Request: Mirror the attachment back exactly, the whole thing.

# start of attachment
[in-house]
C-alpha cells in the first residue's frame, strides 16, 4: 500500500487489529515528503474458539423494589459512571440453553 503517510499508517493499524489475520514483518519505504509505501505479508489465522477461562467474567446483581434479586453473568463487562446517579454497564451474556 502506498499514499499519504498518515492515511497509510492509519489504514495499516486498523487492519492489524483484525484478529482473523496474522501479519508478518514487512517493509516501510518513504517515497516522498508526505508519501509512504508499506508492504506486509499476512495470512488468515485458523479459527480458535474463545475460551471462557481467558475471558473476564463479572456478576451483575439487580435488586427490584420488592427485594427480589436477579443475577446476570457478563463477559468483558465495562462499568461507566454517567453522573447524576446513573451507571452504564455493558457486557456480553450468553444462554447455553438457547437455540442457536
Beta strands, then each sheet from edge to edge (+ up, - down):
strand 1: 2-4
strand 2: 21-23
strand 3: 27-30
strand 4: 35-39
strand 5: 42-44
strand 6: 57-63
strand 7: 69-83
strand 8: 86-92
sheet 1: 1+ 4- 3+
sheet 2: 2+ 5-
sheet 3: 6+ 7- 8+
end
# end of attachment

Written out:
[in-house]
C-alpha cells in the first residue's frame, strides 16, 4: 500500500487489529515528503474458539423494589459512571440453553 503517510499508517493499524489475520514483518519505504509505501505479508489465522477461562467474567446483581434479586453473568463487562446517579454497564451474556 502506498499514499499519504498518515492515511497509510492509519489504514495499516486498523487492519492489524483484525484478529482473523496474522501479519508478518514487512517493509516501510518513504517515497516522498508526505508519501509512504508499506508492504506486509499476512495470512488468515485458523479459527480458535474463545475460551471462557481467558475471558473476564463479572456478576451483575439487580435488586427490584420488592427485594427480589436477579443475577446476570457478563463477559468483558465495562462499568461507566454517567453522573447524576446513573451507571452504564455493558457486557456480553450468553444462554447455553438457547437455540442457536
Beta strands, then each sheet from edge to edge (+ up, - down):
strand 1: 2-4
strand 2: 21-23
strand 3: 27-30
strand 4: 35-39
strand 5: 42-44
strand 6: 57-63
strand 7: 69-83
strand 8: 86-92
sheet 1: 1+ 4- 3+
sheet 2: 2+ 5-
sheet 3: 6+ 7- 8+
end